• Dynamic DNA Nanotechnology for Probing Single Nucleotide Variants and DNA Modifications

      Wang, Guan; Department of Chemistry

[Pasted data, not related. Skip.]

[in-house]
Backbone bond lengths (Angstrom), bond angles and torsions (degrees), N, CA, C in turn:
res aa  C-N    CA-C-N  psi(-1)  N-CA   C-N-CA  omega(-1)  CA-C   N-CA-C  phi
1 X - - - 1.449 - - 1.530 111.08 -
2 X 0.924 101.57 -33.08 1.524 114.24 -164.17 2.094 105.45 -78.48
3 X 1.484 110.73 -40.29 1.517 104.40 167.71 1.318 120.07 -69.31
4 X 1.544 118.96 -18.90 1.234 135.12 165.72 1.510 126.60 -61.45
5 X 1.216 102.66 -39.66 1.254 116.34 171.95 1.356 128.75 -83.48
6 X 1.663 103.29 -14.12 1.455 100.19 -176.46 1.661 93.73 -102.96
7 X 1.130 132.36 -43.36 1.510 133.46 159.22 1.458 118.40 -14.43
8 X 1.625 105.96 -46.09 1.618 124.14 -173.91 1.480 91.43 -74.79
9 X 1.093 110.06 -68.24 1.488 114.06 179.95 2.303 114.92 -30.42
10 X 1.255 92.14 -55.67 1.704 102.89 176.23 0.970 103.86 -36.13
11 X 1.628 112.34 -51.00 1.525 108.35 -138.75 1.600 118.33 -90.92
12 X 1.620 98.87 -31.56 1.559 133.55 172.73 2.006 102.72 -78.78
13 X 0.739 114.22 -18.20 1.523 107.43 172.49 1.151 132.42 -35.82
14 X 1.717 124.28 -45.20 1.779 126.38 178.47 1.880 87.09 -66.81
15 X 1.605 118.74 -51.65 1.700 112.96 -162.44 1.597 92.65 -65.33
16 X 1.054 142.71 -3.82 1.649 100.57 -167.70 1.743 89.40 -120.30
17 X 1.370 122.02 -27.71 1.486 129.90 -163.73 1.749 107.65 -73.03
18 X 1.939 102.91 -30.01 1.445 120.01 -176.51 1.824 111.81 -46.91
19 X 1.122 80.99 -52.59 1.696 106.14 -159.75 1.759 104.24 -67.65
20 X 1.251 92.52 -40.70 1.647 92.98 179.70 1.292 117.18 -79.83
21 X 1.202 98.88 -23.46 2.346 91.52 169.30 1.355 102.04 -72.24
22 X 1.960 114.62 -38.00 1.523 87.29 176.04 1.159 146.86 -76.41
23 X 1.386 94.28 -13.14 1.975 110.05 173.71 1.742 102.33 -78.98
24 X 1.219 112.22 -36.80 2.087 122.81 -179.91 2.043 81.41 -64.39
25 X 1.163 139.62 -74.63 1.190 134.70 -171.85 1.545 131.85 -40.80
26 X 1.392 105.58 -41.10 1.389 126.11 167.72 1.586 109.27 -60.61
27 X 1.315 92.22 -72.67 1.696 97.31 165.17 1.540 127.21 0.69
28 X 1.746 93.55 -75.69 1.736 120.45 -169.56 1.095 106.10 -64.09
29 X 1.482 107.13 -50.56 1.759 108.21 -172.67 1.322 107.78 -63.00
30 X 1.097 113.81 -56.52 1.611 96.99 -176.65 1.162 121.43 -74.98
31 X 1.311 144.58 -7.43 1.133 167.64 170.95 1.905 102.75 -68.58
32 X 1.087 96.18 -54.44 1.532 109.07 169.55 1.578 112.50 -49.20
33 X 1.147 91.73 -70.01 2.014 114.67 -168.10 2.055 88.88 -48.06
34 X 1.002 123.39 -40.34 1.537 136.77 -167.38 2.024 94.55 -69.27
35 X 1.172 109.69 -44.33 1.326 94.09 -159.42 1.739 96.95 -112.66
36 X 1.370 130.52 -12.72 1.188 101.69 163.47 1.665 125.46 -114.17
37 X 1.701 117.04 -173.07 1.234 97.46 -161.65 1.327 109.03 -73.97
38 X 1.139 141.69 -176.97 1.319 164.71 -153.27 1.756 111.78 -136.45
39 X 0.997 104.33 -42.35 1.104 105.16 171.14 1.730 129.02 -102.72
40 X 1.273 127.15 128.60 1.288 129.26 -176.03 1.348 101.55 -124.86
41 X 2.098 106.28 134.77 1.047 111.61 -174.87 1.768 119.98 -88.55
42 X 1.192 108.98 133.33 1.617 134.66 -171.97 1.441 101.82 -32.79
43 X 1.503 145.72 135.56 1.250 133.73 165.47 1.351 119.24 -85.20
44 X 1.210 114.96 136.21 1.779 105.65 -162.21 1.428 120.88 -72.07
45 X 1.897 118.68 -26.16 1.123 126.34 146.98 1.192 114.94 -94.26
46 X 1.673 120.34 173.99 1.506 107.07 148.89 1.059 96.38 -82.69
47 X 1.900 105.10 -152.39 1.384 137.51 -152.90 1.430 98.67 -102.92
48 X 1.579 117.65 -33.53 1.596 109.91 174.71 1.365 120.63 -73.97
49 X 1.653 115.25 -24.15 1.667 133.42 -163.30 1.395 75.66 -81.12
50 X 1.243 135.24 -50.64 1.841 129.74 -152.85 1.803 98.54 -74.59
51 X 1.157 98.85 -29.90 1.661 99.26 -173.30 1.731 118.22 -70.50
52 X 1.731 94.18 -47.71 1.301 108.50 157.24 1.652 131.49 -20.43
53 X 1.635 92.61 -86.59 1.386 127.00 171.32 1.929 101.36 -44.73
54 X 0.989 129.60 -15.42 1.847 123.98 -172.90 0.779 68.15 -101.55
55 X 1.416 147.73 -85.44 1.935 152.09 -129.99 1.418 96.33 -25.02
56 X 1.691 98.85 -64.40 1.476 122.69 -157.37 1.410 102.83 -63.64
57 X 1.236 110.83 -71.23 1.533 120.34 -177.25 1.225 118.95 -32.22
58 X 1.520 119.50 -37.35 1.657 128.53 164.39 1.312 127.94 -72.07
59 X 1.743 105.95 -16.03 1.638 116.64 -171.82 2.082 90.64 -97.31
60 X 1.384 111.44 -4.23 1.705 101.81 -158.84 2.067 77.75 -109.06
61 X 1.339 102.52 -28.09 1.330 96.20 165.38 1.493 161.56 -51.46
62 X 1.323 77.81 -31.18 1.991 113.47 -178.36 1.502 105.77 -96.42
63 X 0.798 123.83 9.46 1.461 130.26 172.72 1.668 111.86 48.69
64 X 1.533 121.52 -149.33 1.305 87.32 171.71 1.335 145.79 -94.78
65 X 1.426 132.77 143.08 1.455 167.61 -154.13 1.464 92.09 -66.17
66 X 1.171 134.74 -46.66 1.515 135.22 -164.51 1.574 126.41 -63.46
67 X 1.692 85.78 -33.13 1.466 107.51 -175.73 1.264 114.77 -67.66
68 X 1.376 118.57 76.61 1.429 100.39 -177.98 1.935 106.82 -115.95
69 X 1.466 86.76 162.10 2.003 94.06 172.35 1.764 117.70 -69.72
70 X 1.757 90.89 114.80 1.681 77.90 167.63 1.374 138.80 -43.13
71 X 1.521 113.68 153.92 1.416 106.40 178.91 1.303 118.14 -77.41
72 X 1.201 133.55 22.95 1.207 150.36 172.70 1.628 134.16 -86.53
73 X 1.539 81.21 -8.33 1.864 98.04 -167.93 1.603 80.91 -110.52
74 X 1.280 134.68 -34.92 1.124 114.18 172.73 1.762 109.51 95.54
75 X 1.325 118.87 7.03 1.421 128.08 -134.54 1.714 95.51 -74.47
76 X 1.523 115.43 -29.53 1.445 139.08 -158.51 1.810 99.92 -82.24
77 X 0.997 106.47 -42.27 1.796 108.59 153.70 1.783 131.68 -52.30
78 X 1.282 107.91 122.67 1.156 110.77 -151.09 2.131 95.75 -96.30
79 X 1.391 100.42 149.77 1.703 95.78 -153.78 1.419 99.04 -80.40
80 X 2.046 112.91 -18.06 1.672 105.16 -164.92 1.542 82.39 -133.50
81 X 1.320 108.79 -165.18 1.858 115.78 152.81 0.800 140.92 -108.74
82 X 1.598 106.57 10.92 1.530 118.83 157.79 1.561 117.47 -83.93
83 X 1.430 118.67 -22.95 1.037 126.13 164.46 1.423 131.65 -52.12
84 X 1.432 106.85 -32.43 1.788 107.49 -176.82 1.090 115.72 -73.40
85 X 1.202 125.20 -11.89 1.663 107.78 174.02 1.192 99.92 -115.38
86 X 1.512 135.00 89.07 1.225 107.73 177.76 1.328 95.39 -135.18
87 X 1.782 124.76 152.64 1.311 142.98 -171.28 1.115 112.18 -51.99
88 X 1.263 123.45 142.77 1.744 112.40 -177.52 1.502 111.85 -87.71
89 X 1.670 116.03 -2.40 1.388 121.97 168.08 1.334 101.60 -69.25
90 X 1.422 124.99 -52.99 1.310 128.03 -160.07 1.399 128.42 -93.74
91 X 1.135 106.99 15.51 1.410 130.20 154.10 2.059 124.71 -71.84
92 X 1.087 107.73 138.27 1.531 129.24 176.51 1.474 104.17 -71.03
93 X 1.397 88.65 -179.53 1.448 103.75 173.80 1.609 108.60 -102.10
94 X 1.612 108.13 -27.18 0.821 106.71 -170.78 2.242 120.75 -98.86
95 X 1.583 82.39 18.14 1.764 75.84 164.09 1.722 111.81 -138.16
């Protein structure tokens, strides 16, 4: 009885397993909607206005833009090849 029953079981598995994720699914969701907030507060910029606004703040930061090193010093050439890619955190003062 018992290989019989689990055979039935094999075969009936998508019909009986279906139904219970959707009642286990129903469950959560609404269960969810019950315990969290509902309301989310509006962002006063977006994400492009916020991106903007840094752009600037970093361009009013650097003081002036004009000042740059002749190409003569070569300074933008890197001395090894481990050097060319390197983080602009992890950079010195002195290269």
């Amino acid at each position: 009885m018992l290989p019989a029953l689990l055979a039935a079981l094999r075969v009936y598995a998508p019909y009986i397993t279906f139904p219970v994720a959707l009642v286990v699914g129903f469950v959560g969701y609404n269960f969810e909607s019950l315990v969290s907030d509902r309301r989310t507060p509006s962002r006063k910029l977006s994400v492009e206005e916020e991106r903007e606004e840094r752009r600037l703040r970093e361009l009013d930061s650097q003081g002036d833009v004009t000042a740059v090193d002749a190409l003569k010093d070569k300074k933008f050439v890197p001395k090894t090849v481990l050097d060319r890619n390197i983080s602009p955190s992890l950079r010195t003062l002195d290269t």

In the last decades, various DNA hybridization probes have been developed that attempt to conquer the challenge of single-nucleotide-variants (SNVs) detection. Even though a powerful toolbox including the toehold-exchange reaction, the dynamic ‘sink’ design, and the polymerase chain reaction (PCR) has been built, it still faces practical problems. For example, the natural DNA is usually in double-stranded form whereas most hybridization probes aim for single-stranded targets; the concentration of extracted DNA samples is totally unknown thus may lay outside the optimal design of probes/primers. To achieve ultra-high sensitivity and specificity, expensive and sophisticated machines such as digital droplet PCR and next-generation-sequencing may be inapplicable in rural areas. Therefore, the quantitative PCR method is still the gold standard for clinical tests. Thus motivated, my PhD career was mainly focused on the fundamental understanding of the challenges in SNVs discrimination and developing robust, versatile, and user-friendly probes/strategies. In this thesis, Chapter 1 provides a general introduction of dynamic DNA nanotechnology and its representative applications in discriminating SNVs. Chapter 2 to 4 describe three completed projects that aim to understand the thermodynamic and kinetic properties of strand displacement reactions and to circumvent the challenges of discriminating SNVs through finely tuned probes/assays.